My seventh-grade son asked me to volunteer at his school to teach something nonacademic and fun, like how to rollerblade, bake cookies, and so on. I called the school and asked if I could teach a course called “How to Be an Inventor.” I had taught Systematic Inventive Thinking in many innovation workshops for about four years at that point, so I was confident I could deliver a fun and useful program for kids.
To my surprise, the school administrators said no.
I was dumbfounded. I thought the school would welcome a minicourse on creativity. I asked why. They insisted it was impossible to teach someone, especially kids, how to be an inventor. They were worried that the course would set too high an expectation and that I would “break the children’s little hearts.” Like most people, the administrators were stuck on the idea that creativity is a gift that some have and some don’t.
After long negotiations, the school finally agreed to let me teach my course. Ten kids signed up, all seventh and eighth graders. For five weeks, one hour each week, I taught them the same innovation techniques that you learned in this book. I taught them exactly the way I teach adults, except that I used examples kids would find interesting.
The last class was their “final exam.” Each child went to the chalkboard, and I gave each one a common household product: a coat hanger, a flashlight, a watch, a shoe, and so on. None of the children had advance knowledge of the object he or she would be receiving. For the next thirty minutes, each child was to apply to his or her product one of the five innovation techniques learned in class. Their goal was to transform the ordinary object into a new-to-the-world invention, draw a picture of it on the chalkboard, and explain how they had used their technique to create it.
The first presenter was Morgan, seventh grade. She had been assigned a wire coat hanger—a simple, one-piece device with no moving parts. For most people, this exercise would have been very intimidating because a coat hanger seems too simple and mundane to innovate. But not Morgan! Using the Attribute Dependency technique (chapter 6), she invented a coat hanger that expands up or down or sideways depending on the size and weight of the coat hung on it.
Next was Nicole. She had been given a white Keds sneaker that I borrowed from my wife for the class. She’d also used Attribute Dependency to create a shoe with a sole that matched the user’s activity or weather conditions. “I invented a shoe where the bottom can be changed depending on whether you are dancing or bowling, or maybe when it rains or snows,” she explained. As with Morgan’s invention, it was new, useful, and surprising.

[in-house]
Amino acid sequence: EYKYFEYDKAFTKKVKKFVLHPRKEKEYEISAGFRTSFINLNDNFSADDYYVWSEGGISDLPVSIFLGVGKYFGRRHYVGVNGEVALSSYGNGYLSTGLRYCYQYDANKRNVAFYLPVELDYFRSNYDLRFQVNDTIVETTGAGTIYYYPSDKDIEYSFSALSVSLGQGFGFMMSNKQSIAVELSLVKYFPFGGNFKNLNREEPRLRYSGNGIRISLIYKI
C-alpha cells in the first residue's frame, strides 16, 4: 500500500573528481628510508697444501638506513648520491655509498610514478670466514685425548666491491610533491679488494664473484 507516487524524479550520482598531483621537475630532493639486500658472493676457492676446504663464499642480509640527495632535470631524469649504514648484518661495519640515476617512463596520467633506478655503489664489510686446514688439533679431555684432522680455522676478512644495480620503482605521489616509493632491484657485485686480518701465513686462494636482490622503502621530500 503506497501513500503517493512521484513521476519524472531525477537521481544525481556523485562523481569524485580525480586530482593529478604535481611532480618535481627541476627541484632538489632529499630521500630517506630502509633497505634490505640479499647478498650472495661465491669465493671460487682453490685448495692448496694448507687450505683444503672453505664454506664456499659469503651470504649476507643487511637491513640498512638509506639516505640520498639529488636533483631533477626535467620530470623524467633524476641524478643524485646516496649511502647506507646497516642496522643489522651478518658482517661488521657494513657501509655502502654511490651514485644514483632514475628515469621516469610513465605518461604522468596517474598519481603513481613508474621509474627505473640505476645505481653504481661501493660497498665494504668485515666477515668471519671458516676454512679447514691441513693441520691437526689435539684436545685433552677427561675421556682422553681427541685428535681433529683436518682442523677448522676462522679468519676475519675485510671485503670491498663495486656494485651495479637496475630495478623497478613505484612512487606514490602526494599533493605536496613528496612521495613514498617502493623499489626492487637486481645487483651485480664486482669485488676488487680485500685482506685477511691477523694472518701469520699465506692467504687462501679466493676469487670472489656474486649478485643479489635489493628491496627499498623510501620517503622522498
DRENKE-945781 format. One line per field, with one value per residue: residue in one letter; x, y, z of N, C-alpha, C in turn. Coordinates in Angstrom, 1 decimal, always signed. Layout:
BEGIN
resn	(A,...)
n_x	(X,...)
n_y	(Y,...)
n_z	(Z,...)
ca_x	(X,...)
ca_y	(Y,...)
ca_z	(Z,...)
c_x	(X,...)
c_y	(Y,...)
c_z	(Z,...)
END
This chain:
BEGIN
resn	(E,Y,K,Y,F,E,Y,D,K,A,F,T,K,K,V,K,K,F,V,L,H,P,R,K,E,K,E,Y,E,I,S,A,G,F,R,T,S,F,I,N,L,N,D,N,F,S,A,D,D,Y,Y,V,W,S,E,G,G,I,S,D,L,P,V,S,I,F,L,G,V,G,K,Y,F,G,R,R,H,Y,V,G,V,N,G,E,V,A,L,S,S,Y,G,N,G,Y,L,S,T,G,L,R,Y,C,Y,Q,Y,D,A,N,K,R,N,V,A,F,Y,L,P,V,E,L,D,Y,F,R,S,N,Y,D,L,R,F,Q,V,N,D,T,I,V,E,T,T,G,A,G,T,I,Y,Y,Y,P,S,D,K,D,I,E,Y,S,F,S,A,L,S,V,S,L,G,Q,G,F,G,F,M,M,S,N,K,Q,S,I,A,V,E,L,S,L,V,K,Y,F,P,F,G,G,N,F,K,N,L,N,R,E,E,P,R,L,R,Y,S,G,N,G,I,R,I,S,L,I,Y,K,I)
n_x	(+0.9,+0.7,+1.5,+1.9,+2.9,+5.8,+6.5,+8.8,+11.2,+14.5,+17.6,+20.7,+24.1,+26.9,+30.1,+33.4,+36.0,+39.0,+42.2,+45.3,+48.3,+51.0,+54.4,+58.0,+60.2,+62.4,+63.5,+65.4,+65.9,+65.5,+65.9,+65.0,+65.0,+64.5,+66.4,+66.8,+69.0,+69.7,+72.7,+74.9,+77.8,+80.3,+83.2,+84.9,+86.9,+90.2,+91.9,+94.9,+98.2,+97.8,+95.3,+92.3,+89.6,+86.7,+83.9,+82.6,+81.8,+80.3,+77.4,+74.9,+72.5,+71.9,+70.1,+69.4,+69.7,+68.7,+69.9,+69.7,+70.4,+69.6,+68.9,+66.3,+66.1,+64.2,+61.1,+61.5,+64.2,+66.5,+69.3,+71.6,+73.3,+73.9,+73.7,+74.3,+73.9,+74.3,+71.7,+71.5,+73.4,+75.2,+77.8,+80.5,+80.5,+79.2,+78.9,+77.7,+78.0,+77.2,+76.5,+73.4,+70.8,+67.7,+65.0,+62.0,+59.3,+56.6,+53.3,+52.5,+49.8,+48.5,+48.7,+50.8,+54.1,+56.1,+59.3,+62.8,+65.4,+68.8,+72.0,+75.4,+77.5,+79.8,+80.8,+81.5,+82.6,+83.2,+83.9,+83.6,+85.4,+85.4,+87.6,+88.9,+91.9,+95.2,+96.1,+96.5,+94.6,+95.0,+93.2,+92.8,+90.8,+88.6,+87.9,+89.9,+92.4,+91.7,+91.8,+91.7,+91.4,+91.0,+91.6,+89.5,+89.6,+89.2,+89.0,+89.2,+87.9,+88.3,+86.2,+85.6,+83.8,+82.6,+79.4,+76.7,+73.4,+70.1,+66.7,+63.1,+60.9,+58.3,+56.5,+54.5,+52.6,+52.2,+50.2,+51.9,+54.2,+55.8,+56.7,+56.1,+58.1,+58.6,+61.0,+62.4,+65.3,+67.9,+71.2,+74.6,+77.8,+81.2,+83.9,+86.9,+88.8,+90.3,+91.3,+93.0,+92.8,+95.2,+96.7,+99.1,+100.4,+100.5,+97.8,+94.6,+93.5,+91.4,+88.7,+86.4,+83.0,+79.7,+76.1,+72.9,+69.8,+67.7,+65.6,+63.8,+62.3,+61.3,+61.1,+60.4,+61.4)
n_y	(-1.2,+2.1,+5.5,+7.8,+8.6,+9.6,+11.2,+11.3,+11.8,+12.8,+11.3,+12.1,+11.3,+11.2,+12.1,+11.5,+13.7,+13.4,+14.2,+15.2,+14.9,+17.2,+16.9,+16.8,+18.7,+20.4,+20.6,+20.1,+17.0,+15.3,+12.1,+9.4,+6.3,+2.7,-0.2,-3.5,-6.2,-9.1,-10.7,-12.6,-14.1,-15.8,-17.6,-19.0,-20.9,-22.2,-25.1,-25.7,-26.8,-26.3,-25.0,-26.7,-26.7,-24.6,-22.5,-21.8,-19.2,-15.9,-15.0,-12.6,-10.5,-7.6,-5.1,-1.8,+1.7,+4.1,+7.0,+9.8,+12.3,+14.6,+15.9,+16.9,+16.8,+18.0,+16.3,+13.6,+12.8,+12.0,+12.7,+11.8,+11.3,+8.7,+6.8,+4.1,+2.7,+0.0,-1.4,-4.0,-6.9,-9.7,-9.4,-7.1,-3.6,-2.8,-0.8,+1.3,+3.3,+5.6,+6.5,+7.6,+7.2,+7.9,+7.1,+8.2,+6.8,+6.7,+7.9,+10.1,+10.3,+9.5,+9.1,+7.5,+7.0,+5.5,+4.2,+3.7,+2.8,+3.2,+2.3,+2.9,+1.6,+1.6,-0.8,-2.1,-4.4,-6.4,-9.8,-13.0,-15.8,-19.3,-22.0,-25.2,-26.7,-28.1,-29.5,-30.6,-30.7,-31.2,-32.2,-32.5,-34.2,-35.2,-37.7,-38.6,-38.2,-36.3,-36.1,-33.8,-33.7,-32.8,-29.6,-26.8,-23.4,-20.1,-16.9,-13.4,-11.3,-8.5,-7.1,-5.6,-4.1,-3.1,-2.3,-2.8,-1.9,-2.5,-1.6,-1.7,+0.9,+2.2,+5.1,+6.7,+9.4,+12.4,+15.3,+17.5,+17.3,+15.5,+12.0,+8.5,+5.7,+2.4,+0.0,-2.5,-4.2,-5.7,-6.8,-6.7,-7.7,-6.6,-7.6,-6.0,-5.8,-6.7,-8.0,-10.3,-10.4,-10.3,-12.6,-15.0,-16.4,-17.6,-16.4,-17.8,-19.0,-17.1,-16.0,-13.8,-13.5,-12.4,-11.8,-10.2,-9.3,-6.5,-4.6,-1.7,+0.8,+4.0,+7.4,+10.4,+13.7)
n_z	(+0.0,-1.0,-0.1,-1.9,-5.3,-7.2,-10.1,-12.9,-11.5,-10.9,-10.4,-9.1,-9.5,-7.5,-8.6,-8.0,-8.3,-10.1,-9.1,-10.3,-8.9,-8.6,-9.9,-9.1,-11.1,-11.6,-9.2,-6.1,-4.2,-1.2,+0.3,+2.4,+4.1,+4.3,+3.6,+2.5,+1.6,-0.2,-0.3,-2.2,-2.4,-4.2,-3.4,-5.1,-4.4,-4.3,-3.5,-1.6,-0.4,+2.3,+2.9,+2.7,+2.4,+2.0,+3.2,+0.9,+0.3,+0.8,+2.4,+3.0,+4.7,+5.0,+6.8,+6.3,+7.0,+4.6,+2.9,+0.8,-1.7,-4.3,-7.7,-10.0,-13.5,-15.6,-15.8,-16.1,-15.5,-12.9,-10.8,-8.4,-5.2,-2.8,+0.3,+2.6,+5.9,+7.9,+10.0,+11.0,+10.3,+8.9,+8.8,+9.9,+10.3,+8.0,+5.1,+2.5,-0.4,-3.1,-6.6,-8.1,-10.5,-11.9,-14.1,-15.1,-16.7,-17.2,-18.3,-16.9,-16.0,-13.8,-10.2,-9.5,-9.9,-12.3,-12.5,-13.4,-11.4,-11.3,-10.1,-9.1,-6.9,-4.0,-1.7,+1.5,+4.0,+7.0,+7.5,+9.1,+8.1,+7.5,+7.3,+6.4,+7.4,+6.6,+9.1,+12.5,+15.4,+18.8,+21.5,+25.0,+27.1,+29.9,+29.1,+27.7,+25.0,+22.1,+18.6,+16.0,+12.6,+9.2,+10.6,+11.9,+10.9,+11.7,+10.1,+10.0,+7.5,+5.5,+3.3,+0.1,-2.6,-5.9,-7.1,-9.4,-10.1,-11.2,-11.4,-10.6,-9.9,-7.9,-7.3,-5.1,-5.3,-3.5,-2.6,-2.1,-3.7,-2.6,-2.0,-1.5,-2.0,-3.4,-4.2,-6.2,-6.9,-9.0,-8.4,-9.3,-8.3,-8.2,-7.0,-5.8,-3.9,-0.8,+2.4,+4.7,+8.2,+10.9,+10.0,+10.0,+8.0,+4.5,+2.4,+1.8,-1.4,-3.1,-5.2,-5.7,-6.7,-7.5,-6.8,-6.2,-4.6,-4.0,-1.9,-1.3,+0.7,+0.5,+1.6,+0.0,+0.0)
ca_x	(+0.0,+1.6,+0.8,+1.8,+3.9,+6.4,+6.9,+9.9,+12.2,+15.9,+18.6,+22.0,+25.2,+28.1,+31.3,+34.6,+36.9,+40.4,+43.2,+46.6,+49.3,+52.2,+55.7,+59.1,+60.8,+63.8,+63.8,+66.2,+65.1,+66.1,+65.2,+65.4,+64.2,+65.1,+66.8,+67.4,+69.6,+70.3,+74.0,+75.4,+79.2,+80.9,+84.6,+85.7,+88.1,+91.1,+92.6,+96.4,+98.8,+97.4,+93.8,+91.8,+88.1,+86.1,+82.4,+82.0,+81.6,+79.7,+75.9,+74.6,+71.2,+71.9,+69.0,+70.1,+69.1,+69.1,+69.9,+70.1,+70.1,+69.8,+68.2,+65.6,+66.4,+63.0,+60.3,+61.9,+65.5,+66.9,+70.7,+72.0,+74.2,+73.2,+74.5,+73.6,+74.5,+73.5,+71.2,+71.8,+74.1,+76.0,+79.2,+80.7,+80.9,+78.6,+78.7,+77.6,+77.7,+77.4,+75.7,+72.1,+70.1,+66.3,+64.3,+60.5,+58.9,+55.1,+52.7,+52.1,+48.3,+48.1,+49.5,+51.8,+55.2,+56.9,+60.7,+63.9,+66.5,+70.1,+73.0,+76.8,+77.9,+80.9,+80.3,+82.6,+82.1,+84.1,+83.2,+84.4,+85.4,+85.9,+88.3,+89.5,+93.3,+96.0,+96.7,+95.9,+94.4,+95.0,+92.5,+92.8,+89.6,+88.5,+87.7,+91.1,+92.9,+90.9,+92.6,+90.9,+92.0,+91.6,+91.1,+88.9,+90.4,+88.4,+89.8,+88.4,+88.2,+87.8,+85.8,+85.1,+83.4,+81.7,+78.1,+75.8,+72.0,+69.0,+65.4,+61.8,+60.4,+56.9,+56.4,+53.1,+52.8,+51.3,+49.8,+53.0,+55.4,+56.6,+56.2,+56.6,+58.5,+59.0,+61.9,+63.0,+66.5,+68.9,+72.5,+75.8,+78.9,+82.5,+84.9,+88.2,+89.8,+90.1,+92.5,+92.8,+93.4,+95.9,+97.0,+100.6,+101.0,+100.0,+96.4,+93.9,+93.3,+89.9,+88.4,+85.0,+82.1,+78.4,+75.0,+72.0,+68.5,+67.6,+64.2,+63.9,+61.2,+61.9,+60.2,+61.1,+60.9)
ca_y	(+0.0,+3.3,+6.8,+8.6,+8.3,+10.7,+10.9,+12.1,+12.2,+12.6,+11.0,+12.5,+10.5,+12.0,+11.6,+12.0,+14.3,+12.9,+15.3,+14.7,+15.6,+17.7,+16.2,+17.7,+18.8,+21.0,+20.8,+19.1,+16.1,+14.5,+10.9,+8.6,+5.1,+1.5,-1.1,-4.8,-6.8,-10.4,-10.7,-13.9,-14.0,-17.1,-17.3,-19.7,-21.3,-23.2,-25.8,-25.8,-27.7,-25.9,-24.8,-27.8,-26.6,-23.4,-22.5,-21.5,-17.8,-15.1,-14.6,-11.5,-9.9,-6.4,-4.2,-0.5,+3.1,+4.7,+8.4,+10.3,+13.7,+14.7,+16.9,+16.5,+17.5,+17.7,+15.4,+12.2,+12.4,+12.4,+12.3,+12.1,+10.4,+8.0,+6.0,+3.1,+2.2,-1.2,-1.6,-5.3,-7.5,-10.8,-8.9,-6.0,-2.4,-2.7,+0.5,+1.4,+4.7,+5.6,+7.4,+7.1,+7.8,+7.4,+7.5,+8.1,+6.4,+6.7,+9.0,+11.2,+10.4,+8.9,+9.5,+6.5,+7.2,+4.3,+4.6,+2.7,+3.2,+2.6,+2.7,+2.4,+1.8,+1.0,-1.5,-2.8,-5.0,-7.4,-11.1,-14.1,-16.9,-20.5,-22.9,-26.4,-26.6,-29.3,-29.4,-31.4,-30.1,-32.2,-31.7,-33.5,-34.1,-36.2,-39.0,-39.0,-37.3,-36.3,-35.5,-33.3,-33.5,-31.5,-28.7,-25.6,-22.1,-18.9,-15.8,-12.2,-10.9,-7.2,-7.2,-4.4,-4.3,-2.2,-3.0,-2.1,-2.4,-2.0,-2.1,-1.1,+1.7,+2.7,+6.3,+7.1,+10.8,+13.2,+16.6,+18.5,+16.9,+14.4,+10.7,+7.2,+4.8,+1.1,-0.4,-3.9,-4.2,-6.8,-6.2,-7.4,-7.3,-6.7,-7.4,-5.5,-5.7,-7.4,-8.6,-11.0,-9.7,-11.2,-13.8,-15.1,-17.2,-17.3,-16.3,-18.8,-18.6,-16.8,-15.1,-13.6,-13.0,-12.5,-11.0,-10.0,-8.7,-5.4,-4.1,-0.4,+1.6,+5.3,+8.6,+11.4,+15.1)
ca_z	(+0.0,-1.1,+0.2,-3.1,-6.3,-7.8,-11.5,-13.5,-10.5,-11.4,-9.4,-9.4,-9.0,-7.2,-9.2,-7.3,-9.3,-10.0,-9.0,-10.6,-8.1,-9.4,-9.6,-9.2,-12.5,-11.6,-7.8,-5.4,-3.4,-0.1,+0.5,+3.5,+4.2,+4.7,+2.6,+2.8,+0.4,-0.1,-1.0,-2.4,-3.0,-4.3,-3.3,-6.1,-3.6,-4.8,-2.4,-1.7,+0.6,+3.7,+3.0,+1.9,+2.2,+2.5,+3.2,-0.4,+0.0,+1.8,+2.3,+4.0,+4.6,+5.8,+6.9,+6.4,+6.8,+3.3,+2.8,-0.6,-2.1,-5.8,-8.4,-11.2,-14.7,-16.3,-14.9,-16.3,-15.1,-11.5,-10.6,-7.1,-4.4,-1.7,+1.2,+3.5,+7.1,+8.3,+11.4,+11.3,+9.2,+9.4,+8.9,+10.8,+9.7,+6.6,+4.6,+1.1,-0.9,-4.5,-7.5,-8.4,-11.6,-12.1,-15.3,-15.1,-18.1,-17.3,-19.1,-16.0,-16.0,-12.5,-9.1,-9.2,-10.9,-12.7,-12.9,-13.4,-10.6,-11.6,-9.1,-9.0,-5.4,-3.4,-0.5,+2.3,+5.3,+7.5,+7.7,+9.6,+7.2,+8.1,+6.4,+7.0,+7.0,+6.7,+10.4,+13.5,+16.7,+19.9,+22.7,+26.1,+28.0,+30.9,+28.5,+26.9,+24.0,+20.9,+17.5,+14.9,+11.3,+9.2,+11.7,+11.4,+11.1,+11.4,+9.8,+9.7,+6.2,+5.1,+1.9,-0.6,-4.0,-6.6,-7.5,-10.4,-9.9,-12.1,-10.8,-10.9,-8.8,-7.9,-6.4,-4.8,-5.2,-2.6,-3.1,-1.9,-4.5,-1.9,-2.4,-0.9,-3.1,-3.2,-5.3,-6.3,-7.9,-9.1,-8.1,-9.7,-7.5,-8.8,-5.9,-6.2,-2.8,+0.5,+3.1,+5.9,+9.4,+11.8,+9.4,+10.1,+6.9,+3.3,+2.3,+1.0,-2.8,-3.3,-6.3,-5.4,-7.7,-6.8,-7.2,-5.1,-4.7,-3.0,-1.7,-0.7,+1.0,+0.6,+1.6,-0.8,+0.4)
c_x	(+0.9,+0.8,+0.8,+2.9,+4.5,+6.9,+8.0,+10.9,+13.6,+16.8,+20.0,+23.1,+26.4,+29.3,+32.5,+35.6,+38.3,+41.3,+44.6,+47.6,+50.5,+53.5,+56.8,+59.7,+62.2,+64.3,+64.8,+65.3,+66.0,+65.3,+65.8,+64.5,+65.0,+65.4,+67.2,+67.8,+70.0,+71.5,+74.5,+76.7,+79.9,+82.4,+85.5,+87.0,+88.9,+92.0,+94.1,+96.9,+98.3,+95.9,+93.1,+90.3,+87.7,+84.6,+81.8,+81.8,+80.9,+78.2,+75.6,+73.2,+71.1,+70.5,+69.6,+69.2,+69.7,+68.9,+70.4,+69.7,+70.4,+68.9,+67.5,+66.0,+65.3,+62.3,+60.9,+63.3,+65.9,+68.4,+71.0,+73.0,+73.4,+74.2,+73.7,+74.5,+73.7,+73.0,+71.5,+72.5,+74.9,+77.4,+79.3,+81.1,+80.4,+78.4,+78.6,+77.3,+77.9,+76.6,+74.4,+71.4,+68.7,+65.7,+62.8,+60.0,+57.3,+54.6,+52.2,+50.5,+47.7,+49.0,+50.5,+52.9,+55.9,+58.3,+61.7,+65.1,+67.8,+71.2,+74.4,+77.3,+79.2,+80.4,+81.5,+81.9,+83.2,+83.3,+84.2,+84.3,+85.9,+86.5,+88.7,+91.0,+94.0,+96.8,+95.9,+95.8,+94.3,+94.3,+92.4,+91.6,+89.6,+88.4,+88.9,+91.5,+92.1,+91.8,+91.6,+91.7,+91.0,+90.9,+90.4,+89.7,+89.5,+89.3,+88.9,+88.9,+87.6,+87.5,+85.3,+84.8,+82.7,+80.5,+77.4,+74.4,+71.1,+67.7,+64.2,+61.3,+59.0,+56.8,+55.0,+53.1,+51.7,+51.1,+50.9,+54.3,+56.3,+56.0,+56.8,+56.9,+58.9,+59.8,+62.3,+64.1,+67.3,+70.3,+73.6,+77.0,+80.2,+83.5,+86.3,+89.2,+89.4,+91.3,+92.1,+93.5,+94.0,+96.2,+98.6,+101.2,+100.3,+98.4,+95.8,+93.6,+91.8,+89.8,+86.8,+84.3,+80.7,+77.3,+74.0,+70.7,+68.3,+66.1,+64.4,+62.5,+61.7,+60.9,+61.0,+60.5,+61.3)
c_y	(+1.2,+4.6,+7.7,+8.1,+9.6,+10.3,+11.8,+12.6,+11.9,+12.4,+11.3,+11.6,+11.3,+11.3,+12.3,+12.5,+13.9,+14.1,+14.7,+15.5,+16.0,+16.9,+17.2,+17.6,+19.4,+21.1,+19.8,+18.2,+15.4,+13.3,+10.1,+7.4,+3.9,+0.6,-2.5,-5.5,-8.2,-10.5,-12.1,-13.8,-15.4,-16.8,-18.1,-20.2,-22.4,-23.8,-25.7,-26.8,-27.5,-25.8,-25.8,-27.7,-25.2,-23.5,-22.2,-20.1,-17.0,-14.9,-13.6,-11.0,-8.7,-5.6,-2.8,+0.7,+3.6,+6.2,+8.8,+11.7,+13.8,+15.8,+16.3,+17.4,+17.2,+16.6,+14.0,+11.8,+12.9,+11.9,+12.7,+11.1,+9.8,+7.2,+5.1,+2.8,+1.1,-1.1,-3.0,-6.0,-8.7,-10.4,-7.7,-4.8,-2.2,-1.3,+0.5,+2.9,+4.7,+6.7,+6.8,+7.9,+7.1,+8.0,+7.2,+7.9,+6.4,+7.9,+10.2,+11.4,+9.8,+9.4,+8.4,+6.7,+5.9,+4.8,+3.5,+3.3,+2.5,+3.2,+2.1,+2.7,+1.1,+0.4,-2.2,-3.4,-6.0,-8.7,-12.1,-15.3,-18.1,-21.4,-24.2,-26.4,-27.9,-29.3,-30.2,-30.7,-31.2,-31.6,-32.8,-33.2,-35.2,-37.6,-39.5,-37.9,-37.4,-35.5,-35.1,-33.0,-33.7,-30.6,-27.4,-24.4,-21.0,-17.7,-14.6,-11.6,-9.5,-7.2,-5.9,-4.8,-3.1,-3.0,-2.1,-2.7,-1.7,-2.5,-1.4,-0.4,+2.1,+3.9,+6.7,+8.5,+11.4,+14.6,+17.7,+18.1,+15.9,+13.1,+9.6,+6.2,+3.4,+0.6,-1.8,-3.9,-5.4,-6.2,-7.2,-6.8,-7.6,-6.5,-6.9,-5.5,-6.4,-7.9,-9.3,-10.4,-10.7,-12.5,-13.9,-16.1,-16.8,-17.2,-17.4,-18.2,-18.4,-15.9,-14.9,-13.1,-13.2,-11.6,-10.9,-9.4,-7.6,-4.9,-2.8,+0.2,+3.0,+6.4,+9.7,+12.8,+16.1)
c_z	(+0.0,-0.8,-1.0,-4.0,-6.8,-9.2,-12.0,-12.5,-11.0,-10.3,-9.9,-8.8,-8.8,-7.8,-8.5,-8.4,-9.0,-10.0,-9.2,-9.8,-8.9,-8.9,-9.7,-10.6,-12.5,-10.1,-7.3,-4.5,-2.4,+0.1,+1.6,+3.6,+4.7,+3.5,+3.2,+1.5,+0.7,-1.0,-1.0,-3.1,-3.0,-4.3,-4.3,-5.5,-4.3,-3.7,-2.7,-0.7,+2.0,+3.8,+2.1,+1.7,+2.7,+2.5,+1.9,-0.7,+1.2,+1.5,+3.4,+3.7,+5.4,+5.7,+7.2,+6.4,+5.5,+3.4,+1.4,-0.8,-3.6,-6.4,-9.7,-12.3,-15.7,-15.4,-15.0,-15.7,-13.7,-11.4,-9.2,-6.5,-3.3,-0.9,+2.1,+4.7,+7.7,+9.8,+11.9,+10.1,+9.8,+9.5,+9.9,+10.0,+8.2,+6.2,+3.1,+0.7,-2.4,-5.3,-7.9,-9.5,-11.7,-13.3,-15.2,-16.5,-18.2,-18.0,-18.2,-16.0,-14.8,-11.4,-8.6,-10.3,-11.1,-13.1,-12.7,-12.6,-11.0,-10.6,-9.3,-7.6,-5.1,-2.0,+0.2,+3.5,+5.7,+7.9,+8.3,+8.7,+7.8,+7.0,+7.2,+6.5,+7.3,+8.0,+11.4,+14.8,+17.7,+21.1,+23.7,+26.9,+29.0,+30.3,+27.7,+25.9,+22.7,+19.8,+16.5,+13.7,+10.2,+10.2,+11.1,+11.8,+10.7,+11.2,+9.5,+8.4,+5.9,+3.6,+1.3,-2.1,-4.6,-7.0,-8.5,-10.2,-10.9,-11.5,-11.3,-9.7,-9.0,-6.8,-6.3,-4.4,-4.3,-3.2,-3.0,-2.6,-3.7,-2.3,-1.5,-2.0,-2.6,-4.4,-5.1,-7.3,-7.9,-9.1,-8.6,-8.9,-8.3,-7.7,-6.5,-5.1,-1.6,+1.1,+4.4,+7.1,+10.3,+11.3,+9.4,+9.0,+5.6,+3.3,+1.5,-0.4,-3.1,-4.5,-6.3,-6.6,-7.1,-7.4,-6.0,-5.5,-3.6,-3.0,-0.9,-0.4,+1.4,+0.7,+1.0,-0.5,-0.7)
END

And so it went, right down the line, with one child after another using systematic creativity to offer up a new invention. I was very relieved to know that I wasn’t going to be breaking any little hearts.
At the end of class, I held a graduation ceremony. I awarded the students certificates pronouncing that they were officially inventors. They were to go out into the world and create many new, awesome inventions. They had huge smiles on their faces. (So did I.)
It was time to pack up and leave as the class was over, or so I thought. As I was walking out of the classroom and down the hallway, I turned and noticed the children following me. I picked up the pace a bit because I wanted to get home. They picked up the pace too and stayed right in step with me. Then Nicole, nearly running at this point, shouted out, “Drew, Drew! I have another idea: a shoe that expands as your foot grows.”
Nicole and the others couldn’t turn it off ! Their little minds were still working in high gear even though the course was over.
I have since taught the method to third and fourth graders in the Wyoming City Schools in Cincinnati. When applying the Multiplication technique, one of the students, Sam, followed my instructions to the letter. As before, I had given each student an actual product to work on, and I had given Sam a bright red University of Cincinnati umbrella. Dutifully, he created an umbrella with two handles: one in the usual place, and one on top of the umbrella, at the tip (the Multiplication technique, chapter 4). As the standard part of our methodology, I asked Sam, “Now, who in the world would want an umbrella with a handle at the bottom and another handle at the top? Why would that be beneficial?”
Sam thought about it for a minute. Then he jutted his arm into the air, screaming wildly, “Ooh, Ooh, I know! I know exactly why you would want it!” I held my breath. Sam said, “If the wind blows your umbrella inside out, all you have to do is turn it around, grab the other handle, and start using it again!”
Copyright 2015 Drew Boyd